I’m 48 and wish to put the possibility of developing it as long as possible.
    I knew these beans were great for health but I’d not heard they helped with eye health specifically 👌🏼

    1. Thank you!
      It is hard to deal with diabetes 😔 you always have to keep an eye on what you eat. But you already know that 😉
      On the other hand, any foods rich in vitamin A are good for eye health 😀

  2. Pingback: Built to last - Fitness Challenge - Day 12 - Chape Fitness

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Lower Leg

The gastrocnemius and the soleus form what we know as calf. They are involved in activities such as walking, running, jumping… 

Hamstrings

A hamstring is any one of the three posterior thigh muscles in between the hip and the knee (from medial to lateral: semimembranosus, semitendinosus and biceps femoris). The hamstrings are quite susceptible to injury.

Quadriceps

The Quadriceps Femoris is the knee extensor muscle.  As a group, the quadriceps femoris is crucial in walking, running, jumping and squatting. It´s subdivided into four separate “heads”.

Glutes

The gluteal muscles are a group of three muscles which make up the buttocks: the gluteus maximus, gluteus medius and gluteus minimus. The three muscles originate from the ilium and sacrum and insert on the femur. The functions of the muscles include extension, abduction, external rotation, and internal rotation of the hip joint.

Lower Back

The Erector Spinae is not just one muscle, but a bundle of muscles and tendons. Paired, they run more or less vertically. It extends throughout the lumbar, thoracic and cervical regions, and lies in the groove to the side of the vertebral column.

Obliques

The External Oblique is situated on the lateral and anterior parts of the abdomen. It is broad, thin, and irregularly quadrilateral. It is the largest and the most superficial (outermost) of the three flat muscles of the lateral anterior abdomen. 

Abs

The Rectus Abdominis is the most superficial of the abdominal muscles. It is this muscle which forms the six-pack shape! It is a paired muscle running vertically on each side of the anterior wall of the abdomen. There are two parallel muscles, separated by a midline band of connective tissue called the linea alba.

Pecs

The pectoralis major makes up the bulk of the chest muscles in the male and lies under the breast in the female.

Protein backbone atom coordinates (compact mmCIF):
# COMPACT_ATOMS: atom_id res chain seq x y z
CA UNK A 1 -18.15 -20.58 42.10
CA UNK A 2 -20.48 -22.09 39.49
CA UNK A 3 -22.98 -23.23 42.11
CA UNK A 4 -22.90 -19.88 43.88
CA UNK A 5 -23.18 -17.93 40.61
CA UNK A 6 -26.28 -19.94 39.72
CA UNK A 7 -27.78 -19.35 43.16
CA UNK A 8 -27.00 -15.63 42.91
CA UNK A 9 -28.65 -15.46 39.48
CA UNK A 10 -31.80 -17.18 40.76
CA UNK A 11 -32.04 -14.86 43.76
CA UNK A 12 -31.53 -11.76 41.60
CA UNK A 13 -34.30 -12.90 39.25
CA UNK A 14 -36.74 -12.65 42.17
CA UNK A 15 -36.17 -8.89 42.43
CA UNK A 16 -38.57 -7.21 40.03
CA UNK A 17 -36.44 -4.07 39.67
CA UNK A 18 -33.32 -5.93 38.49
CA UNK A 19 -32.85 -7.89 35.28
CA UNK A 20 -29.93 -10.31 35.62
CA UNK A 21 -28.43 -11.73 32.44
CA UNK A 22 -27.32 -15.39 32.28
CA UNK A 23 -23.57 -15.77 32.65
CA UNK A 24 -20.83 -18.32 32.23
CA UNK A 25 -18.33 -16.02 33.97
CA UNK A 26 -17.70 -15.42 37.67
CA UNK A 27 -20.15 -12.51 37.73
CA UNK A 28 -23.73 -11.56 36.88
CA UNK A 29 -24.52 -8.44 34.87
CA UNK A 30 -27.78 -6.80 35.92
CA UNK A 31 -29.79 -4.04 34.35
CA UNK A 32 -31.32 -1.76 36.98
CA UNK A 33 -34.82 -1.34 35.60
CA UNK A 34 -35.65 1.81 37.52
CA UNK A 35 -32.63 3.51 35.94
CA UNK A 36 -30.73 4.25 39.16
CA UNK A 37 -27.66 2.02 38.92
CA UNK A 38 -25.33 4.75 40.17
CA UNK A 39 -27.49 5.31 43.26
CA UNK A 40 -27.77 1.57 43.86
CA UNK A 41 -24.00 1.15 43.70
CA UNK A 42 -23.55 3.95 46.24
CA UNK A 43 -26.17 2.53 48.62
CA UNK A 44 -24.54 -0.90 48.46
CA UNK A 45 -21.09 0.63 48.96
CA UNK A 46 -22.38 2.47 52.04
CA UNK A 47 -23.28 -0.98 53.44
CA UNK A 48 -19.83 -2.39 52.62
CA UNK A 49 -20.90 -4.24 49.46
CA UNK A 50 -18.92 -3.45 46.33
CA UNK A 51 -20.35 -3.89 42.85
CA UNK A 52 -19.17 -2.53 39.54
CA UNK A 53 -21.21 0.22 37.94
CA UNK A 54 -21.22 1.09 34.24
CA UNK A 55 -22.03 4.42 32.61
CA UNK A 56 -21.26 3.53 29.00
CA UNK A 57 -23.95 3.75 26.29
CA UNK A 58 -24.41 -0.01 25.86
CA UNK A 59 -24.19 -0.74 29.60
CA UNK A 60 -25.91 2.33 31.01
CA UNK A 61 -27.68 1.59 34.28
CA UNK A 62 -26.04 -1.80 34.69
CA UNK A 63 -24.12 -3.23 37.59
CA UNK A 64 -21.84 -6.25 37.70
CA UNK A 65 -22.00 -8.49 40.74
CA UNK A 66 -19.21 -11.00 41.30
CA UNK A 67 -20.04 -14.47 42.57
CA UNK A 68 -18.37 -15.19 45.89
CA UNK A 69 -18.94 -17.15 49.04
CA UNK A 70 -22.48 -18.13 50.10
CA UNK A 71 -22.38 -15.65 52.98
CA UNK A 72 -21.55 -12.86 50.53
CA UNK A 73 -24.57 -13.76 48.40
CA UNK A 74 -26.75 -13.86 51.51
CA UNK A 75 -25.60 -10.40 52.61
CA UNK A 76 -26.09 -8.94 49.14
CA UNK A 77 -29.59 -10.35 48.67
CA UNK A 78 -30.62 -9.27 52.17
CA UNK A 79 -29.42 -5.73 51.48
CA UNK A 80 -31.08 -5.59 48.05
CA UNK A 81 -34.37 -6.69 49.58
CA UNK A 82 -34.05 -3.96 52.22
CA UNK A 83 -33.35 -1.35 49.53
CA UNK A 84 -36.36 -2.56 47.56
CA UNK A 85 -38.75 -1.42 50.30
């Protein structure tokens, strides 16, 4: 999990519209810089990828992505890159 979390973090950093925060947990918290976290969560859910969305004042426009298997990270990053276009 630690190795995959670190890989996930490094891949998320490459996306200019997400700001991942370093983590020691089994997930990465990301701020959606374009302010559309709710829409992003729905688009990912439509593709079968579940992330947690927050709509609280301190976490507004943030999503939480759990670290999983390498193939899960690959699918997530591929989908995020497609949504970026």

The pectoralis minor is a thin, triangular muscle, situated at the upper part of the chest, beneath the pectoralis major. 

Forearm
(Posterior muscles)

The Extensor Digitorum muscle helps in the movements of the wrists and the elbows. It extends the phalanges, then the wrist, and finally the elbow. It acts principally on the proximal phalanges. It tends to separate the fingers as it extends them.

Forearm
(Anterior muscles)

The Pronator teres pronates the forearm, turning the hand posteriorly. If the elbow is flexed to a right angle, then pronator teres will turn the hand so that the palm faces inferiorly. It is assisted in this action by pronator quadratus.

Triceps

The Triceps Brachii muscles  have three muscle heads: Lateral, Medial and Long head. Primarily responsible for the extension of the elbow joint. The lateral head is used for movements requiring occasional high-intensity force, while the medial fascicle enables more precise, low-force movements.

Biceps

The Biceps brachii is  actually two separate bundles of muscles (heads). The two heads of the Biceps vary in length and as a result, are called the Short and the Long Biceps heads.

Infraspinatus

The Infraspinatus muscle is one of the four rotator cuff muscles crossing the shoulder joint and is commonly injured. It is the main external rotator of the shoulder joint.

Deltoids

The Deltoid muscle is the muscle forming the rounded contour of the shoulder. It is divided into three portions, anterior, lateral and posterior, with the fibers having different roles due to their orientation.

Latissimus Dorsi

The latissimus dorsi is the larger, flat, dorsolateral muscle on the trunk, posterior to the arm, and partly covered by the trapezius on its median dorsal region.

Trapezius

The trapezius is a broad, flat and triangular muscle. The muscles on each side form a trapezoid shape. It is the most superficial of all the back muscles.